For some hotel guests, opaque stars don’t shine as brightly

By | June 9th, 2009

Is something wrong with the star ratings system used by “opaque” sites such as Hotwire and Priceline?

I ask that question for two reasons: First, I’ve been fielding an awful lot of complaints from travelers who claim the star ratings systems are bogus, which is to say a promised four-star property only meets three-star standards, for example. (Look for several of these in upcoming Travel Troubleshooter columns.)

And second, because even though both companies are aware of the gripes, they don’t seem to be moving toward a resolution. At least not in Louise Werner’s case.

Let me hand the mic to her for a second.

I’ve booked hotels with Hotwire many times over the years, and never had a problem – until tonight.

I arrived in Tucumcari, NM, and saw numerous hotels with great prices advertised – Econolodge, Travelodge, etc., for under $40 for two, but thought I could get a nicer place at a great price through Hotwire.

I wound up with the Super 8, advertised as 2 star, at $65. It was so decrepit looking I wouldn’t even go inside!

I called Hotwire and was told I could get a refund as long as I booked a higher rated hotel on their site. This time I wound up with the La Quinta Inn at $102. Way overpriced, but not a bad hotel, except the pool has not yet opened even though it is advertised, and I would not rate it more than 2 or at the most 2.5 stars. Since I love to swim, I was extremely disappointed.

But what took the cake was the fact that Hotwire paid the hotel $71.18 (including tax) for my room while charging me $102. So it cost me more than $30 to book through this site. I am astounded and outraged, and asked for a refund of the difference, to no avail.

There are two separate issues here. Let’s start with the rate difference. Hotwire buys rooms in bulk and resells them at a markup. That’s how it makes money. I’m sure La Quinta would be happy to sell Werner rooms at $71 a night — if she booked a few hundred of them.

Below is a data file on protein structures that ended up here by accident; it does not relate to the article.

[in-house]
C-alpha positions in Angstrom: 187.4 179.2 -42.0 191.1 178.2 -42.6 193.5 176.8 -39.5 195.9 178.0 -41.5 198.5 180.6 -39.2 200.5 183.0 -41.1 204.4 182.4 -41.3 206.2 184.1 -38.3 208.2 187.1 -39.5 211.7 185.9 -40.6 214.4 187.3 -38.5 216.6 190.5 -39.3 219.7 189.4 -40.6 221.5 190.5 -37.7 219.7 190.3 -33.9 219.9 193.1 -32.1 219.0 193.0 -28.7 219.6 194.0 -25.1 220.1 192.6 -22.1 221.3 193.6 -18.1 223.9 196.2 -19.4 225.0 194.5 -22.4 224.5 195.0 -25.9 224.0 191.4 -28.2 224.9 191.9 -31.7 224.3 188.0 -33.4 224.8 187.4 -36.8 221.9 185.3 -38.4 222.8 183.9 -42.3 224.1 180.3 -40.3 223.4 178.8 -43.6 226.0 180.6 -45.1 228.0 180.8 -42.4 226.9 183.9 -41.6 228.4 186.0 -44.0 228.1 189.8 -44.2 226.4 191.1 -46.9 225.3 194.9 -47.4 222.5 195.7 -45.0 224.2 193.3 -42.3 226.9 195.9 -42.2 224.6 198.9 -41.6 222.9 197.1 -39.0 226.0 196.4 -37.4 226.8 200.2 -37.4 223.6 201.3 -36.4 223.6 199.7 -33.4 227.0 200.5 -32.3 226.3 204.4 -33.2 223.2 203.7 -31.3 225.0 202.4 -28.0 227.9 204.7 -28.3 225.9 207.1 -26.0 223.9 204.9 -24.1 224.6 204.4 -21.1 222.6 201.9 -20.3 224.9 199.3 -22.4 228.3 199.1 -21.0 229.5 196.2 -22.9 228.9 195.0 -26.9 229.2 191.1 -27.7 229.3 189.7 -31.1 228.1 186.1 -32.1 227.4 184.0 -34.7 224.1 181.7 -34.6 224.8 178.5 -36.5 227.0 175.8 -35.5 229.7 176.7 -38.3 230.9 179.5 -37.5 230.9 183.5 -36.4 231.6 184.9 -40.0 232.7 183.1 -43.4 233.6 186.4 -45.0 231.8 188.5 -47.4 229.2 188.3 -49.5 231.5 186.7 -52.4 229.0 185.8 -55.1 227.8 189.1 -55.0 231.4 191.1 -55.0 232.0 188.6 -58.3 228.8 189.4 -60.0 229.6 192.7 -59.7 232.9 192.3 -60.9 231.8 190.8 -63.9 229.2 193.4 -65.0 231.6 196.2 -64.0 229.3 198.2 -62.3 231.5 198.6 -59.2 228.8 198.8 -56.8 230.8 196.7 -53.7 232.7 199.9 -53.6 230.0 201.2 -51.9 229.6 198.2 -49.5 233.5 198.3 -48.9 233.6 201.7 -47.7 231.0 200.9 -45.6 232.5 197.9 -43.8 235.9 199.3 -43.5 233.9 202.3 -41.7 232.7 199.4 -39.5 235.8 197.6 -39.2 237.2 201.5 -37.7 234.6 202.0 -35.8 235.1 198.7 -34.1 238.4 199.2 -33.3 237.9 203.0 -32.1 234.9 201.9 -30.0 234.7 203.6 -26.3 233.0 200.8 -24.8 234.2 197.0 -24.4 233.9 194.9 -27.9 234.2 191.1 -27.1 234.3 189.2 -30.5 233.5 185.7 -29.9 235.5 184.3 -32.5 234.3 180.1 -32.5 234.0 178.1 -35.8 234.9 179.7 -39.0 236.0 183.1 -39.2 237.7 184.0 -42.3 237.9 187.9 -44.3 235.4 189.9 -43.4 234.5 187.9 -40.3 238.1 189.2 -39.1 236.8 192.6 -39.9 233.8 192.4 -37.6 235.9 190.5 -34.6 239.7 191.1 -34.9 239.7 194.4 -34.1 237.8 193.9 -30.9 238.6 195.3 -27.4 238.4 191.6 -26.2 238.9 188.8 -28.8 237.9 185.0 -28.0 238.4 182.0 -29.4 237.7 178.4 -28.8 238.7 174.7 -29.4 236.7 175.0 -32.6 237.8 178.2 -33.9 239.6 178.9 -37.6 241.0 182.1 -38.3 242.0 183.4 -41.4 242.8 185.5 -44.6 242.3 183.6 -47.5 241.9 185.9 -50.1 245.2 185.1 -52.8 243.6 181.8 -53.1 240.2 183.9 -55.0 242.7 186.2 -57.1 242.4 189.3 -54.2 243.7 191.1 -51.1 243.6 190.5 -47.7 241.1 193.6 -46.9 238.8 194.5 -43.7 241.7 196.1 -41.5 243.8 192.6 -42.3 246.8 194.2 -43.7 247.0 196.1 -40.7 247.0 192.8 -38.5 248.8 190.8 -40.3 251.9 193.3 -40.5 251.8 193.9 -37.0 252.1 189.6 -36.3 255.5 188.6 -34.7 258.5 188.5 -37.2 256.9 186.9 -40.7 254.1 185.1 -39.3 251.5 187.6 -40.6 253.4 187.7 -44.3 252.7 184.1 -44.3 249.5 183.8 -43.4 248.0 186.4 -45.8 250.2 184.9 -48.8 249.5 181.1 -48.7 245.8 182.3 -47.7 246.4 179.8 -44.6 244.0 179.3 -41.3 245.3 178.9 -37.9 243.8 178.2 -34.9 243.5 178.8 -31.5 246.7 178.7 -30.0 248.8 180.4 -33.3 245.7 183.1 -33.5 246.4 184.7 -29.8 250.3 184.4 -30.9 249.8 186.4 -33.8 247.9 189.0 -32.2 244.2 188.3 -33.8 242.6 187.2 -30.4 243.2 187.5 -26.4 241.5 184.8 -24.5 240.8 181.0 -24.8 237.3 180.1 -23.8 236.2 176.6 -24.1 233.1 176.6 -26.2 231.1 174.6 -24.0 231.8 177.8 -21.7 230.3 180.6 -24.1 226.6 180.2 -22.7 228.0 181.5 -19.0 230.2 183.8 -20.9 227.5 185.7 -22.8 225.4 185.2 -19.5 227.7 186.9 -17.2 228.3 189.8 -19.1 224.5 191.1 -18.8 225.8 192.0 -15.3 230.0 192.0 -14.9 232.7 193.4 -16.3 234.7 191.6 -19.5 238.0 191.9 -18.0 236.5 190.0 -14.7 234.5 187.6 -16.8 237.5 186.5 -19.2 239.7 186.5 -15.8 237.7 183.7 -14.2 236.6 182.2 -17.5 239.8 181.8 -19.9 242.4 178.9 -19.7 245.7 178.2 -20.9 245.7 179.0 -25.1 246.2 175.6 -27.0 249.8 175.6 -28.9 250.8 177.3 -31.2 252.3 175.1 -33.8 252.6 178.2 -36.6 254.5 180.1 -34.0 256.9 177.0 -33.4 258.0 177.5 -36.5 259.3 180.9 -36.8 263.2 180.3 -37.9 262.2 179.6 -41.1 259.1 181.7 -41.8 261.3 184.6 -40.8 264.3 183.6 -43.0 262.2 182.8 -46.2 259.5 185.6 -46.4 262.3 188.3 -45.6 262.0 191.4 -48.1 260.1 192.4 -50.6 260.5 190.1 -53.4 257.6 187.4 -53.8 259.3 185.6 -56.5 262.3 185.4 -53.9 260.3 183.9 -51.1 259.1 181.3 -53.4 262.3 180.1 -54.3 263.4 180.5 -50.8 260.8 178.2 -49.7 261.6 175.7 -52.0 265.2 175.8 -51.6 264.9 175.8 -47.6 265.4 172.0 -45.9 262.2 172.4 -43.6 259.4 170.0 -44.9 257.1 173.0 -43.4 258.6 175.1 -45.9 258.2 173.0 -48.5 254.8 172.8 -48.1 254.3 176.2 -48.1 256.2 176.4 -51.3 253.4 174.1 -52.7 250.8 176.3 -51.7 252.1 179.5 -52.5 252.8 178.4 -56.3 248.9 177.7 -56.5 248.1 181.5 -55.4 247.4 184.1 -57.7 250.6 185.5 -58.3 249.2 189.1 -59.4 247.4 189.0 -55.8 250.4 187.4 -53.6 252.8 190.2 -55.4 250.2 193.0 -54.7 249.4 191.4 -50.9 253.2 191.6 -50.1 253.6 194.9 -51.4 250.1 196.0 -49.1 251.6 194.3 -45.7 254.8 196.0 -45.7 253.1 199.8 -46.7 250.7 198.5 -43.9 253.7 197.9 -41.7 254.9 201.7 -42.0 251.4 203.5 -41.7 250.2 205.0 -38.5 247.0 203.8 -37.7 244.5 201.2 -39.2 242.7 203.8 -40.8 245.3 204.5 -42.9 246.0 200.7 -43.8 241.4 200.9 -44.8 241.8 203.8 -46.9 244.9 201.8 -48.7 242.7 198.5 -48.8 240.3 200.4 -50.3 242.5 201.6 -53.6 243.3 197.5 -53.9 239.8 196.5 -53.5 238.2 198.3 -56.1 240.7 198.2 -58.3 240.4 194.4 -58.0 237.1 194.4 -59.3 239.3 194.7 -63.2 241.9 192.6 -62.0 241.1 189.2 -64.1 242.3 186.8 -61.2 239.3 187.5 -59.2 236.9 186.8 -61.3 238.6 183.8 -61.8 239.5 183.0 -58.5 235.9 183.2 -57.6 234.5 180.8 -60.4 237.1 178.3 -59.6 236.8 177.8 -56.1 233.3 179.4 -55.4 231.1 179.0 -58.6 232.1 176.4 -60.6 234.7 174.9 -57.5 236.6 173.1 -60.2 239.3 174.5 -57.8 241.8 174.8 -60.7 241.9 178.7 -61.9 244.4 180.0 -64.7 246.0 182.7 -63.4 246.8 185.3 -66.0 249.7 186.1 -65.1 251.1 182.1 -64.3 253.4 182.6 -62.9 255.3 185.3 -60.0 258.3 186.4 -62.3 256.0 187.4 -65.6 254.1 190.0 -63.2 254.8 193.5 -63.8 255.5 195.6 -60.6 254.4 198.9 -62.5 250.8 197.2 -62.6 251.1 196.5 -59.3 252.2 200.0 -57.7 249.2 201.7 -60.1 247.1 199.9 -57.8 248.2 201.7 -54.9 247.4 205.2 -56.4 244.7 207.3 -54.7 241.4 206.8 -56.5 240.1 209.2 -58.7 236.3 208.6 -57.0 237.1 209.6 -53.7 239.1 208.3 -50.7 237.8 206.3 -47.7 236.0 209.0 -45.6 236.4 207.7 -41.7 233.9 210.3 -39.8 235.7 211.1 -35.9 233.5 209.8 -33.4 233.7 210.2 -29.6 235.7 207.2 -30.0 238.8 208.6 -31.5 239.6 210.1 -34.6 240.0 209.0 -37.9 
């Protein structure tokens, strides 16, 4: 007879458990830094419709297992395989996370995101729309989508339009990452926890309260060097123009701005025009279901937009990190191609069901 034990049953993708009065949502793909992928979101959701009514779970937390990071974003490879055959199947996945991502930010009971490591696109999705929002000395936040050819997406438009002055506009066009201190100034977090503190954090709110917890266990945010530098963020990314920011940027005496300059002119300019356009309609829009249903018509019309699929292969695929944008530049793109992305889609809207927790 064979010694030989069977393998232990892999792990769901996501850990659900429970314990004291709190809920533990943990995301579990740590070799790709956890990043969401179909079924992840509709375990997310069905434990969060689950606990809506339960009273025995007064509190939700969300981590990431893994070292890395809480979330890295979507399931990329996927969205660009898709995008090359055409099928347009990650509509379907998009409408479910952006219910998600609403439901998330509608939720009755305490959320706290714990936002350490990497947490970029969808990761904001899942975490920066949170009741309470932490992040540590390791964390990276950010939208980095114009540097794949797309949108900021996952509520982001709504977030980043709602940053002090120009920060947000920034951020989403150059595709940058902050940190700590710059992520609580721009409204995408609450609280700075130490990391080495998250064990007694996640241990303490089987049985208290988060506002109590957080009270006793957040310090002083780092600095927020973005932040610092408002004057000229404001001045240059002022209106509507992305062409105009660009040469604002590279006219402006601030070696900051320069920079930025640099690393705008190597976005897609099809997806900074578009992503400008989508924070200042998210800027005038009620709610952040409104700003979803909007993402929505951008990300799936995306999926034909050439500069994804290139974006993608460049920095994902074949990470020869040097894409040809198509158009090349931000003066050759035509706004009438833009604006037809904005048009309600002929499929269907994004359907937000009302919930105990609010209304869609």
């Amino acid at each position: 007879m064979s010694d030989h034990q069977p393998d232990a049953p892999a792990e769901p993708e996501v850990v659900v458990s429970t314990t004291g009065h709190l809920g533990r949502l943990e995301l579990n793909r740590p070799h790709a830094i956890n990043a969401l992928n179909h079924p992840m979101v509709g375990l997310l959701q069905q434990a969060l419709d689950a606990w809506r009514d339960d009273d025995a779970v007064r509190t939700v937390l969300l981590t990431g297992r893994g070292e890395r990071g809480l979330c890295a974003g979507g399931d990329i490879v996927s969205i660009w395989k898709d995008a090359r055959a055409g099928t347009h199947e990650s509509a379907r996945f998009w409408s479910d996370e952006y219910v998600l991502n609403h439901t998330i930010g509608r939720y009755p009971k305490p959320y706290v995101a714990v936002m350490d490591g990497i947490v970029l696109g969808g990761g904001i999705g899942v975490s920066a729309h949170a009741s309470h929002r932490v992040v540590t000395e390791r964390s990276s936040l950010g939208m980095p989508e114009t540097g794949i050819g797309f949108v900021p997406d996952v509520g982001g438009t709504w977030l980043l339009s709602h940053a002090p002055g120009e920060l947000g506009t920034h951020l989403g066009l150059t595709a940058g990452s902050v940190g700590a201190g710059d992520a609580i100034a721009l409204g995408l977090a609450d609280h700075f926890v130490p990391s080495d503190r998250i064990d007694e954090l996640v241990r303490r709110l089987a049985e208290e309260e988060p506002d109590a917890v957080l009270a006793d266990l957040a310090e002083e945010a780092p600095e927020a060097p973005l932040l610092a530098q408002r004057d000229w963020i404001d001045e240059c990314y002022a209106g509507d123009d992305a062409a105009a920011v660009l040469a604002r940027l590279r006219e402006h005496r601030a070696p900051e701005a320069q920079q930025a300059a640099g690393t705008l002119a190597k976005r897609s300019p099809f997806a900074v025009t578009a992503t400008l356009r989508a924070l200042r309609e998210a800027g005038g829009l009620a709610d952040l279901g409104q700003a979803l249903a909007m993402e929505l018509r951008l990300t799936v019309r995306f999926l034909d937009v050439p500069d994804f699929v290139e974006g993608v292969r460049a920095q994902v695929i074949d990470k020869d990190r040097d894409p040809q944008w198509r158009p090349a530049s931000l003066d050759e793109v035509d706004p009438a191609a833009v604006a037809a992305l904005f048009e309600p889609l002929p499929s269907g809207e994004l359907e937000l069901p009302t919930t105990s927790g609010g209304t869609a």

The second issue is a little bit more complicated. I’ve been back and forth with both Hotwire and Priceline, the two major “opaque” Web sites (so named because you don’t see the name of the hotel until you’ve already paid for it).

Let me start by saying that no star rating system is perfect. Not even those in Europe, which are highly regarded but way too rigid.

Opaque sites have a homegrown rating system that can change as hotels upgrade — or downgrade — their facilities.

Here’s how Hotwire comes up with its stars and here’s Priceline’s star rating system explained.

But lately, after reading stories like Werner’s and dealing with several dozen rating-related problems with both Hotwire and Priceline, I’m concerned.

To paraphrase Elmer, I think something is vewwy, vewwy wrong here.

Are opaque sites intentionally upping some hotels by half a star to squeeze more money out of their customers? Are hotels intentionally overstating their amenities in order to squeeze more money out of Hotwire and Priceline? Or are people just complaining more?

Look for a whole series of columns in coming weeks on the star problem. A little teaser: Some have happy endings. Others not.

What do you think is going on here?

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